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Hottest New Campaign Tips and Strategies

Raising Money in Difficult Times

By Mark Montini
Reprinted with permission - July-27-07

I've had three different conversations this week with Republican state party leaders discussing how difficult it is to raise money right now. The truth is that almost every Republican organization and candidate out there is struggling to raise money. And you don't have to be a genius to figure out why.

President Bush's approval rating is about 10 points south of Michael Vick's. The much-heralded immigration bill turned out to be much, much, much (how many times can I say much?) more popular inside the beltway than outside the beltway. And, to top it all off, the 8,231 Republican candidates for president are focusing almost all their attention right now on raising money.

So what's a local candidate or organization to do in difficult times like these?


Let's start with PRIORITIZE.

Prospecting (i.e. bringing in new donors) is not a good investment of time or money right now if you're a Republican candidate. It's just not working very well and you'll most likely end up losing money. The tide will turn and prospecting will pick up again before long, but right now you just need to weather the storm. While you're doing that, prioritize your fundraising activities on people with whom you have an existing relationship (i.e. friends, family, colleagues, customers, etc) and/or people who have given to your campaign before.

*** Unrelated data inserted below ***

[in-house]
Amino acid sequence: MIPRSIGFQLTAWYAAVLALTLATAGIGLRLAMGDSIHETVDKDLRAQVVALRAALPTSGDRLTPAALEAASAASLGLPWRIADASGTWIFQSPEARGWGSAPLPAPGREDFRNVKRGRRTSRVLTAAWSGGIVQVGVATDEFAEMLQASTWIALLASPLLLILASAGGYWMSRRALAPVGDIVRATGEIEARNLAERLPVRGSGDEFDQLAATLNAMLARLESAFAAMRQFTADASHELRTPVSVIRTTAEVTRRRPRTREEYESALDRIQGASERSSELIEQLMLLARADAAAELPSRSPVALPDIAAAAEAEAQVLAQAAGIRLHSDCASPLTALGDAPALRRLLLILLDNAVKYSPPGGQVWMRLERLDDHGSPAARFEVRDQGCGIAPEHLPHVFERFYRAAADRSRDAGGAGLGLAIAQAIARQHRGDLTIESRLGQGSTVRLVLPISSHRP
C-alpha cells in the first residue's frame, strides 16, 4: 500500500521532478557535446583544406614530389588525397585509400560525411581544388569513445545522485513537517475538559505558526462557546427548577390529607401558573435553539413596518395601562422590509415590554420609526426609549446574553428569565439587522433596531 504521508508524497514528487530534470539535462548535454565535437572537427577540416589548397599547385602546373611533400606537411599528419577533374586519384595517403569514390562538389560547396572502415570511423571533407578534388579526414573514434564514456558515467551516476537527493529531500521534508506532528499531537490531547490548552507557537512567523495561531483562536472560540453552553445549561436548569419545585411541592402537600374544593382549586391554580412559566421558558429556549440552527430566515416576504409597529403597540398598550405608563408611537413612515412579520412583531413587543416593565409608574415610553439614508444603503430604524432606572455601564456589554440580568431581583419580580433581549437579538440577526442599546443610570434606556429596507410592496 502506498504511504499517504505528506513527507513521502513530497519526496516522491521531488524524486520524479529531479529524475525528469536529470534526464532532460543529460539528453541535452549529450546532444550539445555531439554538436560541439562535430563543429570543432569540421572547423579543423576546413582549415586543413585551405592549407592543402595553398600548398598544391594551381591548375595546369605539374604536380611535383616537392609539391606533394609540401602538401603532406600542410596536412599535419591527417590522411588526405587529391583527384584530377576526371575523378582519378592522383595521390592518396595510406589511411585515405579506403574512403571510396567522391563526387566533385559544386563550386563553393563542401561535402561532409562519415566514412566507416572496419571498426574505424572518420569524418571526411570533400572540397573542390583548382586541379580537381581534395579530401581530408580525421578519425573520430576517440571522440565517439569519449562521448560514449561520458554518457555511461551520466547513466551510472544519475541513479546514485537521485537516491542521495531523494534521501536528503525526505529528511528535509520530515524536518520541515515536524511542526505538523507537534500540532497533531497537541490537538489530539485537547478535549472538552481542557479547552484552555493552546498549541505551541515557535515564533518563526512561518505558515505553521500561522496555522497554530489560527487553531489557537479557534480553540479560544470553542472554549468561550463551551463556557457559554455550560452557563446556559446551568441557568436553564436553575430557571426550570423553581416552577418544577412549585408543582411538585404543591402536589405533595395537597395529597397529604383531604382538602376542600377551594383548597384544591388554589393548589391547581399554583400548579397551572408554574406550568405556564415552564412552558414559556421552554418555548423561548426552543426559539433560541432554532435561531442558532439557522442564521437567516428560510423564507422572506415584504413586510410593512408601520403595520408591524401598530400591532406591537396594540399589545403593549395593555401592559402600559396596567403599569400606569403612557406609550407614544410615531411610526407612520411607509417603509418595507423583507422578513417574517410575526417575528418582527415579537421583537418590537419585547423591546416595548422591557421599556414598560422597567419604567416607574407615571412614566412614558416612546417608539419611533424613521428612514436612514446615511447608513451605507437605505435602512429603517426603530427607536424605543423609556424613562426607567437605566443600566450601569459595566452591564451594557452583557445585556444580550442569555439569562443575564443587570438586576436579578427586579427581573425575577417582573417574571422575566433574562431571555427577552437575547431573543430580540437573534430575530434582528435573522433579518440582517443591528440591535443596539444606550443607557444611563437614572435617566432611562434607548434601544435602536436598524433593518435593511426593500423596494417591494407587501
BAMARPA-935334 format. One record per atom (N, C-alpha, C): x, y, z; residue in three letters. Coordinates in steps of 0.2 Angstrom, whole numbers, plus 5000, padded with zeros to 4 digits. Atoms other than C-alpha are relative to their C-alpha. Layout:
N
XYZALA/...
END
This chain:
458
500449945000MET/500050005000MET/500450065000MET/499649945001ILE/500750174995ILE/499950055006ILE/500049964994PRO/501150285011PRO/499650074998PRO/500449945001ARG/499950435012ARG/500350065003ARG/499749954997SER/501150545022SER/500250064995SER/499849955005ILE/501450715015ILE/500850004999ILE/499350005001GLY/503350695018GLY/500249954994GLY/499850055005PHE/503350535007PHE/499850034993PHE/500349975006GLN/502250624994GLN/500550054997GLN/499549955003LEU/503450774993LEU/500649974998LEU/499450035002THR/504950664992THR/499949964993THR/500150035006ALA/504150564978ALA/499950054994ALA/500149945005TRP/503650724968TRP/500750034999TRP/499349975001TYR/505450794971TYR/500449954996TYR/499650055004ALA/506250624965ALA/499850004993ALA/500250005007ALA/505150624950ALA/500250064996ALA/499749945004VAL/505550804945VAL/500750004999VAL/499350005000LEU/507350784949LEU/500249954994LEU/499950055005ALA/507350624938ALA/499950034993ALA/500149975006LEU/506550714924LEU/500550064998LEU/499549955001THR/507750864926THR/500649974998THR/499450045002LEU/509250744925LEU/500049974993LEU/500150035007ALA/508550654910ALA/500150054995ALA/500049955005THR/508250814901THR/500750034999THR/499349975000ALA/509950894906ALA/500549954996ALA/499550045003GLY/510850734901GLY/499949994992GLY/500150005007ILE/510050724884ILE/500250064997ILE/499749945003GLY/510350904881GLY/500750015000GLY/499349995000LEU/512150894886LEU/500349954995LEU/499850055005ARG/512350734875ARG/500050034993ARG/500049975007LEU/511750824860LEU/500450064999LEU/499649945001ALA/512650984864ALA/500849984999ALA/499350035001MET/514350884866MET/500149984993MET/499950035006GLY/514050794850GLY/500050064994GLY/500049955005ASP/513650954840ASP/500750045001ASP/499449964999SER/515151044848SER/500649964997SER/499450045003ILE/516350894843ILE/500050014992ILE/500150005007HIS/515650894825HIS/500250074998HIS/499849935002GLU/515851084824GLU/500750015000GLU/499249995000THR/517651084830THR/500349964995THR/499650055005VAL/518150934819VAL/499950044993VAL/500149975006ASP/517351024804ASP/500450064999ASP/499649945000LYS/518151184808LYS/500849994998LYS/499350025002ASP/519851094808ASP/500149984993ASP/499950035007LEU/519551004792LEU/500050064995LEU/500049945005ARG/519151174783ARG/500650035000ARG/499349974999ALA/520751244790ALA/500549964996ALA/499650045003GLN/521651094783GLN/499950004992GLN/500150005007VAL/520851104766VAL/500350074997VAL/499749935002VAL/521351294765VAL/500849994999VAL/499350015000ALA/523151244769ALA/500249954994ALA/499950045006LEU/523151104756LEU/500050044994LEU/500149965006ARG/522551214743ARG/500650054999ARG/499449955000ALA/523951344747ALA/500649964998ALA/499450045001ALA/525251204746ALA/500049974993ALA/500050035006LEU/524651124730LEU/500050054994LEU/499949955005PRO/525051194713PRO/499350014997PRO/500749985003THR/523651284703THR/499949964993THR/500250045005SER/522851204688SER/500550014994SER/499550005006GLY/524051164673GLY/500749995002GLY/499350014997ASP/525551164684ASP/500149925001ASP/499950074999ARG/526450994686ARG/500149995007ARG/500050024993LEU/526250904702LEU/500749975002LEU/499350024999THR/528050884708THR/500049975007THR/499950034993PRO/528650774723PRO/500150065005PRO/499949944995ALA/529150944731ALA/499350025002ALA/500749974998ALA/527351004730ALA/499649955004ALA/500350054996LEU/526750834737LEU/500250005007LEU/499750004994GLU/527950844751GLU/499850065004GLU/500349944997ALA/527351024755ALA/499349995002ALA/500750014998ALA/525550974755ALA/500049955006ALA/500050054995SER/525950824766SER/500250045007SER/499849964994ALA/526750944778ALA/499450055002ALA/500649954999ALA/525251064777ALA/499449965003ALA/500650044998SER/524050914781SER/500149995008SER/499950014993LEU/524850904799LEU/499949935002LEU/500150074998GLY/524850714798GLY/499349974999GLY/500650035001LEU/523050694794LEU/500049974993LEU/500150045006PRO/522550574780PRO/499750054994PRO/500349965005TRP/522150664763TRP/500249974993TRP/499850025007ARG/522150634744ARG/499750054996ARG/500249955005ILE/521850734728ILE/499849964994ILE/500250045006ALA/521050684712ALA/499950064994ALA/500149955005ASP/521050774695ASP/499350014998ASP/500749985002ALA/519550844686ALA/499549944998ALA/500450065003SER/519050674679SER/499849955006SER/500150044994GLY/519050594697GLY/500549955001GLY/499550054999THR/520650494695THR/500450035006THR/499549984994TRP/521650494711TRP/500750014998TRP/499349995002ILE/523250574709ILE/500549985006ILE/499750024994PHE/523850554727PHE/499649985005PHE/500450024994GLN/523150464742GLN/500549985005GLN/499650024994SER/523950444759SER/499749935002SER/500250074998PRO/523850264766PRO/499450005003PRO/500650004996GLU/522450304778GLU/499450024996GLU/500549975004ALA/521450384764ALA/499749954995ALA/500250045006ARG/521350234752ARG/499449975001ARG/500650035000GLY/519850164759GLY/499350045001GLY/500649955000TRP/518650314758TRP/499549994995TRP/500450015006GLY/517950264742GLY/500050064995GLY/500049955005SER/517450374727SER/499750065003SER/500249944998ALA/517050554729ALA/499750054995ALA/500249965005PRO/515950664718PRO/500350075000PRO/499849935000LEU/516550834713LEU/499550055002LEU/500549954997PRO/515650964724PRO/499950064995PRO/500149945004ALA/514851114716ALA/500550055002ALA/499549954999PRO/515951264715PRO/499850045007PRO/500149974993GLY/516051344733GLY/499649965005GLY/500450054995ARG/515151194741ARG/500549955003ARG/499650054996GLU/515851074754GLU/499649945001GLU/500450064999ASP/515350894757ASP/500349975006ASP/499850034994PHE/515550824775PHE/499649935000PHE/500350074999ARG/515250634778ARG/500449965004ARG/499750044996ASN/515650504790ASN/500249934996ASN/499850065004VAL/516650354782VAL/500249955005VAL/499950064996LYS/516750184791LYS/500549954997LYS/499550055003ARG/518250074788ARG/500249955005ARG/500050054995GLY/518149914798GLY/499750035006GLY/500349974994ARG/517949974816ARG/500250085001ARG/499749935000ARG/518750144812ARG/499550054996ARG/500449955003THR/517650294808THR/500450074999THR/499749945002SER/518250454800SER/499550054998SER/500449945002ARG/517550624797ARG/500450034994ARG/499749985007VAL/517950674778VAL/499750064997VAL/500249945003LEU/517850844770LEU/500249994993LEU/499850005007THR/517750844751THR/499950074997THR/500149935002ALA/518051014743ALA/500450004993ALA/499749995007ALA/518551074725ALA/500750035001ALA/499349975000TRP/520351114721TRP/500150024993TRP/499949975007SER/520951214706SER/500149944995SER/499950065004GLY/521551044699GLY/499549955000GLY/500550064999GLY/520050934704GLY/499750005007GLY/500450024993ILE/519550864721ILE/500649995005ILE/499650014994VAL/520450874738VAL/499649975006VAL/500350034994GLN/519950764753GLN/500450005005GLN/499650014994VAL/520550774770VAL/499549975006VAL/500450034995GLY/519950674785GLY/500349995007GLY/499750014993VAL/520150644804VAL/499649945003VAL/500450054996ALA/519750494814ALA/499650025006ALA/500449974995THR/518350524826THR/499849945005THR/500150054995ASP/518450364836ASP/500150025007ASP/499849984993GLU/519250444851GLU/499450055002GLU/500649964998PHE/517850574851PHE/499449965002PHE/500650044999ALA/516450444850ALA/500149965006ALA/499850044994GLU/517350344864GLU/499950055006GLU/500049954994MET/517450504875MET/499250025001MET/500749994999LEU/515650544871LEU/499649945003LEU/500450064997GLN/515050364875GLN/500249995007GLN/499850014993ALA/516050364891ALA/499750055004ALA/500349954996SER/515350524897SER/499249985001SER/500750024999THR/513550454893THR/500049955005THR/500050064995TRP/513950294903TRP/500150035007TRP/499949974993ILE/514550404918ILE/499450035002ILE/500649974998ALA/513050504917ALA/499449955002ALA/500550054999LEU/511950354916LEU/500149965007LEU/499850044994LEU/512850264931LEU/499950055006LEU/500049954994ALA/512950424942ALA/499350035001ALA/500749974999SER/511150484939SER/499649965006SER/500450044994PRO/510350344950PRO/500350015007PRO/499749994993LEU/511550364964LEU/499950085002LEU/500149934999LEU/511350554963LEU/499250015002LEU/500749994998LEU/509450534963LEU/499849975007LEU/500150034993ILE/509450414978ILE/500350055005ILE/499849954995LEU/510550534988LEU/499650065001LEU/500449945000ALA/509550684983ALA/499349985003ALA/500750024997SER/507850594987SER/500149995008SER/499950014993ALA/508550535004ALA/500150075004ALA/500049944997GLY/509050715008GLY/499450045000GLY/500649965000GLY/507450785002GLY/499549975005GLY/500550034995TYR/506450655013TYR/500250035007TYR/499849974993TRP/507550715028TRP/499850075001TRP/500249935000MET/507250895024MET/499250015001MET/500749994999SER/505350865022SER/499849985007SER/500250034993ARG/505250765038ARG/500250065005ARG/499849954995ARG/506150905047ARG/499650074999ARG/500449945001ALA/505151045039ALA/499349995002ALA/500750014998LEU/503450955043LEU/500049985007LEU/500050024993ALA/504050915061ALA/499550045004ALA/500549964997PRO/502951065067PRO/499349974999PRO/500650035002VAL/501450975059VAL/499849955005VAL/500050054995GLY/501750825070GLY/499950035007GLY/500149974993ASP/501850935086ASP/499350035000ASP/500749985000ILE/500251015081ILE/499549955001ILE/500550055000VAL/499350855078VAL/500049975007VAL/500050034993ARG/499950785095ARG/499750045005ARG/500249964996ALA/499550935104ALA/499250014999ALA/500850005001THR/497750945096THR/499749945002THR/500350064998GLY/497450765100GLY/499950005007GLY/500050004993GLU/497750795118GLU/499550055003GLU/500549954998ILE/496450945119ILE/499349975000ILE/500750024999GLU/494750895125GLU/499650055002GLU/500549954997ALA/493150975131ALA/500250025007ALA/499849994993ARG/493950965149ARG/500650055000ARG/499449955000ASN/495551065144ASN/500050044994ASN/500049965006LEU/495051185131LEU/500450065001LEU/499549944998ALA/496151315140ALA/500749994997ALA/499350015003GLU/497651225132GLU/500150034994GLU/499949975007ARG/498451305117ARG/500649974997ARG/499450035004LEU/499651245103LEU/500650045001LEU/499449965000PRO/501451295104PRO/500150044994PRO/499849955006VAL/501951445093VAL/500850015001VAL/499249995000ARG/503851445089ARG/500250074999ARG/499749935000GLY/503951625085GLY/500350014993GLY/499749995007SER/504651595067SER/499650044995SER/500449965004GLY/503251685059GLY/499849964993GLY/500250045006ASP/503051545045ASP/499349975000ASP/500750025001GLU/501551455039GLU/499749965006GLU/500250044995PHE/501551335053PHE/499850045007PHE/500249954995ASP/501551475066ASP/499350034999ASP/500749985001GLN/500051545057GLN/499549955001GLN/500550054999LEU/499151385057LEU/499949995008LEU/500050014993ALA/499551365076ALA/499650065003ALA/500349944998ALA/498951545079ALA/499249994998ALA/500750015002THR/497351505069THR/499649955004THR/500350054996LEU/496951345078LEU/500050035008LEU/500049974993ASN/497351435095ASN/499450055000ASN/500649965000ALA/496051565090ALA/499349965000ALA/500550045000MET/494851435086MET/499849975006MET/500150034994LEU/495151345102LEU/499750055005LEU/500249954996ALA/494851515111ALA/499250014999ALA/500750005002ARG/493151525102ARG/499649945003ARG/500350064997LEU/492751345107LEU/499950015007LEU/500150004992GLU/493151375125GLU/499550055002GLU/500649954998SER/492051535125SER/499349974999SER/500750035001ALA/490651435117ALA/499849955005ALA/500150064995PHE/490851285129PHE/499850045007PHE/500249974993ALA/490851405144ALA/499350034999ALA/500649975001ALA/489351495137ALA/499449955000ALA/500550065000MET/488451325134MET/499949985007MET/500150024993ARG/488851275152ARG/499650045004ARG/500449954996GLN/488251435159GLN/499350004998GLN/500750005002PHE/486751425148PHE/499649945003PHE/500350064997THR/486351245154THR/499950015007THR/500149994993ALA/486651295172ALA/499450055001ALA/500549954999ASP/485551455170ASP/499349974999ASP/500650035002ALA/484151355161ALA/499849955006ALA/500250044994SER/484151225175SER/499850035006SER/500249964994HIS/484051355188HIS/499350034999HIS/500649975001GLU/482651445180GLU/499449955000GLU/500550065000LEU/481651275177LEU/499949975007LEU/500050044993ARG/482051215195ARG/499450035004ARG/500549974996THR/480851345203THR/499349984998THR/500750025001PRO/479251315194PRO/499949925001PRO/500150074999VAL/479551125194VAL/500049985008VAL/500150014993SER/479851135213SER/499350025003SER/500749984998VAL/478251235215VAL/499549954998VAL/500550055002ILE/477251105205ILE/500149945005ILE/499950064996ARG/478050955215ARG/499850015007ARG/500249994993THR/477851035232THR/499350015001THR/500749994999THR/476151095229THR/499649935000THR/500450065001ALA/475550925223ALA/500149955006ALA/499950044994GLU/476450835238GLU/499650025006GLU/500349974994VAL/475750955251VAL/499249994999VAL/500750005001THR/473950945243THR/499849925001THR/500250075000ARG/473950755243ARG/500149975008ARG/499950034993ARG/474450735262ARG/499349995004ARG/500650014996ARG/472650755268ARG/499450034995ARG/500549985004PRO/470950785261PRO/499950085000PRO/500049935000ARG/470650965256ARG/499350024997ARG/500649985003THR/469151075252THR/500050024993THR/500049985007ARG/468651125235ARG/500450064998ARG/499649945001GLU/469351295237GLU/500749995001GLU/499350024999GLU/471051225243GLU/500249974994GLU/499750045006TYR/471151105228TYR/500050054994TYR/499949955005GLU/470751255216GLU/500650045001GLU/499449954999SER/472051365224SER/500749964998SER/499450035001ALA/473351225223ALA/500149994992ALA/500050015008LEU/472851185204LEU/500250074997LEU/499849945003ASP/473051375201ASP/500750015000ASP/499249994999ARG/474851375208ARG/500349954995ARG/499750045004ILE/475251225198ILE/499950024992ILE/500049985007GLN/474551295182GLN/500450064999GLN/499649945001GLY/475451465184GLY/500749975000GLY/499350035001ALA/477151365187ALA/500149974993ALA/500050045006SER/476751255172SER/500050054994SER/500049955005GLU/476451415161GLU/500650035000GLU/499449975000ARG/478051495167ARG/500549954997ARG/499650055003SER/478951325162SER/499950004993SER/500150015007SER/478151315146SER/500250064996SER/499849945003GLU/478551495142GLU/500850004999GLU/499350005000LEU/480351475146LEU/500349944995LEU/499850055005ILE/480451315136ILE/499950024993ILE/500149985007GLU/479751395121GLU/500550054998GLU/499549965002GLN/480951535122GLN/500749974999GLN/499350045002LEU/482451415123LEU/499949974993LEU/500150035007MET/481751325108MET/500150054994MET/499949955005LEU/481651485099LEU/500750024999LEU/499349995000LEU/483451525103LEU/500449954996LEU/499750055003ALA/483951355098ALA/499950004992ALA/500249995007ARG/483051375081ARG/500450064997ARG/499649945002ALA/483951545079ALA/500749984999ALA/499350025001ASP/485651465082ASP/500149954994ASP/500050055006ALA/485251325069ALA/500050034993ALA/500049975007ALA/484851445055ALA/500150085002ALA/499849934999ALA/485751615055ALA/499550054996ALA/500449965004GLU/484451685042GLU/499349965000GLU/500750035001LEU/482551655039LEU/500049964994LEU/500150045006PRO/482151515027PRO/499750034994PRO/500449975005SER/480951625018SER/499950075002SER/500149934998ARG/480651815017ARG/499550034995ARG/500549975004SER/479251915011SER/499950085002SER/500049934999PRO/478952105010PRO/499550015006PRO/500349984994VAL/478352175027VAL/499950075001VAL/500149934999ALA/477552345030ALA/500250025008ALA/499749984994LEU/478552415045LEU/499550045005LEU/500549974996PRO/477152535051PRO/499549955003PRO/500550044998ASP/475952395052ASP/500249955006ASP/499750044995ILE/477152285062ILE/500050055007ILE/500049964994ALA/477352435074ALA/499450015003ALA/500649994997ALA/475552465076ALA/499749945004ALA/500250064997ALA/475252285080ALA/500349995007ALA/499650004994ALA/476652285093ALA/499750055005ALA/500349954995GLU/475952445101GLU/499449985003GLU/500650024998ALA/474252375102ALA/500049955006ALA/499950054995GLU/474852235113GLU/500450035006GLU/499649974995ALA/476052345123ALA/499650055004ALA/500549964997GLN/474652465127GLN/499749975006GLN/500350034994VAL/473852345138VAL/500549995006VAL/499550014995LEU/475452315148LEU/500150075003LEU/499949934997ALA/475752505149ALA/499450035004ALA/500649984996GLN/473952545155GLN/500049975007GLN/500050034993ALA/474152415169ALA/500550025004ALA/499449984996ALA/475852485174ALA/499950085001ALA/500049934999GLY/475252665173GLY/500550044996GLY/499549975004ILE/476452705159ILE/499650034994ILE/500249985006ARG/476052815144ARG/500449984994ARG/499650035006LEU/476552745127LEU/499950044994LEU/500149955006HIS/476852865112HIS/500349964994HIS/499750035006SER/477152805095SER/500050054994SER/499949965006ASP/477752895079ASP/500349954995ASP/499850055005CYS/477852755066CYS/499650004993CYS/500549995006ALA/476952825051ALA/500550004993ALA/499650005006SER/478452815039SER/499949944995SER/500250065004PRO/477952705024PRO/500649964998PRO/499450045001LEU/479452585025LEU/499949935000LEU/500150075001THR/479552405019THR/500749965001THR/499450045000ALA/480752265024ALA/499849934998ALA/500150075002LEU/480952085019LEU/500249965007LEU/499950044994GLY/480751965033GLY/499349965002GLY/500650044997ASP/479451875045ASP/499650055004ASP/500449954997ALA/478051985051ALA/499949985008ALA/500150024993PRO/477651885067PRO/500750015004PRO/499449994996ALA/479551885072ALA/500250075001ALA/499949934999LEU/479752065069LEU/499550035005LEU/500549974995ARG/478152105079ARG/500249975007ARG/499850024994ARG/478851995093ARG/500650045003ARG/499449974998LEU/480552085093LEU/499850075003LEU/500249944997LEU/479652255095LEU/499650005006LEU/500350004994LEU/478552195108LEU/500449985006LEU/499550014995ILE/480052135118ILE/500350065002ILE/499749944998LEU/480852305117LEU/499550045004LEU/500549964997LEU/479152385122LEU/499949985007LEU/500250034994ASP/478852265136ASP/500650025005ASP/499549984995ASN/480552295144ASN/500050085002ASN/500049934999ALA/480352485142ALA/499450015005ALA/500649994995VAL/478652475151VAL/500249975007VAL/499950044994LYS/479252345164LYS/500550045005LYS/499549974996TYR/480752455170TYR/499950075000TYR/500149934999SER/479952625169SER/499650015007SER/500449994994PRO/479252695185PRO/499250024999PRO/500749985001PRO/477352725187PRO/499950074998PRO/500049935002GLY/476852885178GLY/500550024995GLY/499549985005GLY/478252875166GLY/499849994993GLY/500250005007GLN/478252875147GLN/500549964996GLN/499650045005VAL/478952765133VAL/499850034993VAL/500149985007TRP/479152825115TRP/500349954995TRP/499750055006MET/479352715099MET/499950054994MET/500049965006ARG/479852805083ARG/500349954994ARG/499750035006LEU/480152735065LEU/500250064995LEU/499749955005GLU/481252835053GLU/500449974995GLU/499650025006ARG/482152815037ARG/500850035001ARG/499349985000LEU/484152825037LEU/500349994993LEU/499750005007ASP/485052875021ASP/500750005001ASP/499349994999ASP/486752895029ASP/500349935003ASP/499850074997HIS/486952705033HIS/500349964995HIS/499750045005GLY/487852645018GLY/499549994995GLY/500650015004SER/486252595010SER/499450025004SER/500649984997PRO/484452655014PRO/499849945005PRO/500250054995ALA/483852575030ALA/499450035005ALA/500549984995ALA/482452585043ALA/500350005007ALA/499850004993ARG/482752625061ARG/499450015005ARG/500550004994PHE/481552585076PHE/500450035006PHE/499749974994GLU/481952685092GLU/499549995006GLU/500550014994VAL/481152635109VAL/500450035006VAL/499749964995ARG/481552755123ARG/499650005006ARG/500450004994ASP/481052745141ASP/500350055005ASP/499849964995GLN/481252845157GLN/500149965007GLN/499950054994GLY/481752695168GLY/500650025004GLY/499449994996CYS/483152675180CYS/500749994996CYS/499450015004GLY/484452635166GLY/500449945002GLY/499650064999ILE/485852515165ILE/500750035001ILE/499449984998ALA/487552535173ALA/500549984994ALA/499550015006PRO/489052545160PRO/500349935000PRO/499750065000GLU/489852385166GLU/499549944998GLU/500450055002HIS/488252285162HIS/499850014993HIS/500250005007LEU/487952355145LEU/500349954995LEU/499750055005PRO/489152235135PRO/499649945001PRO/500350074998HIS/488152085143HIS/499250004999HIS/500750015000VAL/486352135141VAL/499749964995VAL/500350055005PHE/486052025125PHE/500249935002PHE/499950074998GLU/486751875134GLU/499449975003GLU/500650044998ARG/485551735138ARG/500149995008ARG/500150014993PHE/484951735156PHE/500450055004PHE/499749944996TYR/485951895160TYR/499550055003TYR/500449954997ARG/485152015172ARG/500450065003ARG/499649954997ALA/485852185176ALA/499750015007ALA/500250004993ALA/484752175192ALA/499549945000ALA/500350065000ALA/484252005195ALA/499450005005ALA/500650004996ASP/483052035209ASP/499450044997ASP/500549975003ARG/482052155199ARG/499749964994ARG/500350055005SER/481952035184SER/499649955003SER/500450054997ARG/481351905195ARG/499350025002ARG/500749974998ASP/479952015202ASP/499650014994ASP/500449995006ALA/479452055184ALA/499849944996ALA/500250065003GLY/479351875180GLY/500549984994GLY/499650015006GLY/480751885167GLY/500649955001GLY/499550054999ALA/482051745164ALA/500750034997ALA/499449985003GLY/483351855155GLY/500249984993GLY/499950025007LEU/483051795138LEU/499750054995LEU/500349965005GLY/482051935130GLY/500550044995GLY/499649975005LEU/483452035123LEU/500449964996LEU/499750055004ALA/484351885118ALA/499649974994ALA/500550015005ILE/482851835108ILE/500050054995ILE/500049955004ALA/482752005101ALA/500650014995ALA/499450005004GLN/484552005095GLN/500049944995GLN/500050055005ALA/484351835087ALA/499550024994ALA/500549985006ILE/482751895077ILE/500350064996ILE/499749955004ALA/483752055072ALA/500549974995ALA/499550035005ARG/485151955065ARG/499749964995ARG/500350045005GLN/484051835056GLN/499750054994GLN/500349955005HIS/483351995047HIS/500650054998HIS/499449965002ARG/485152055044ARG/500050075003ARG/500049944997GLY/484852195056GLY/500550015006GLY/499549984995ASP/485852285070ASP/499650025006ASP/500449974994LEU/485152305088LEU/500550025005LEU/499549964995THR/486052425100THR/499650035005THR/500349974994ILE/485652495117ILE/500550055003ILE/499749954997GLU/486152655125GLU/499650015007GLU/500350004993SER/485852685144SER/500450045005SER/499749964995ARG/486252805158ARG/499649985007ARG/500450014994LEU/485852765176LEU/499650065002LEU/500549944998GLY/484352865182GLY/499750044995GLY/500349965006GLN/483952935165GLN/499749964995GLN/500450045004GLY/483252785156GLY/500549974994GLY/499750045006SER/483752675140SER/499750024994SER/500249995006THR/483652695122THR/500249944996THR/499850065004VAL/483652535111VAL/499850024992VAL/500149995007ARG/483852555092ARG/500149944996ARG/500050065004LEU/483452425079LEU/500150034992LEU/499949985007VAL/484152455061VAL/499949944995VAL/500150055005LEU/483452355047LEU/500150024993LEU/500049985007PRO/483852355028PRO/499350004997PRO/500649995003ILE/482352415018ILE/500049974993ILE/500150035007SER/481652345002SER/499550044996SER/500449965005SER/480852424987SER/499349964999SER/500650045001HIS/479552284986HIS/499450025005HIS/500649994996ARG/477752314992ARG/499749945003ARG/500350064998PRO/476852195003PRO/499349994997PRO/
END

Don't forget that "people with whom you have an existing relationship" means more than just people with whom the candidate has an existing relationship. It applies for friends, family, colleagues, and customers of the candidate as well. In other words, you want to focus your fundraising on those who will give because of a relationship rather than an ideology.

Once you prioritize, you need to PERSONALIZE.

In difficult times like these, prioritizing isn't enough. You must also find ways to personalize your fundraising appeals. Traditional "mass marketing" to your prioritized list isn't going to work. You must talk with them personally, or have some with whom they have a relationship talk to them personally. The "talking" can be done by mail, phone, or in person - but it needs to be personal.

Bottom line: When times get tough, focus your fundraising almost exclusively on people who will contribute because of a relationship, not an ideology.


About the author

--Mark Montini is widely recognized as one of America’s leading political communication consultants and trainers.

Known for his “outside-the-box” approach, Mark has worked with CEO’s, Members of Congress, Members of Parliament and leaders from four continents.


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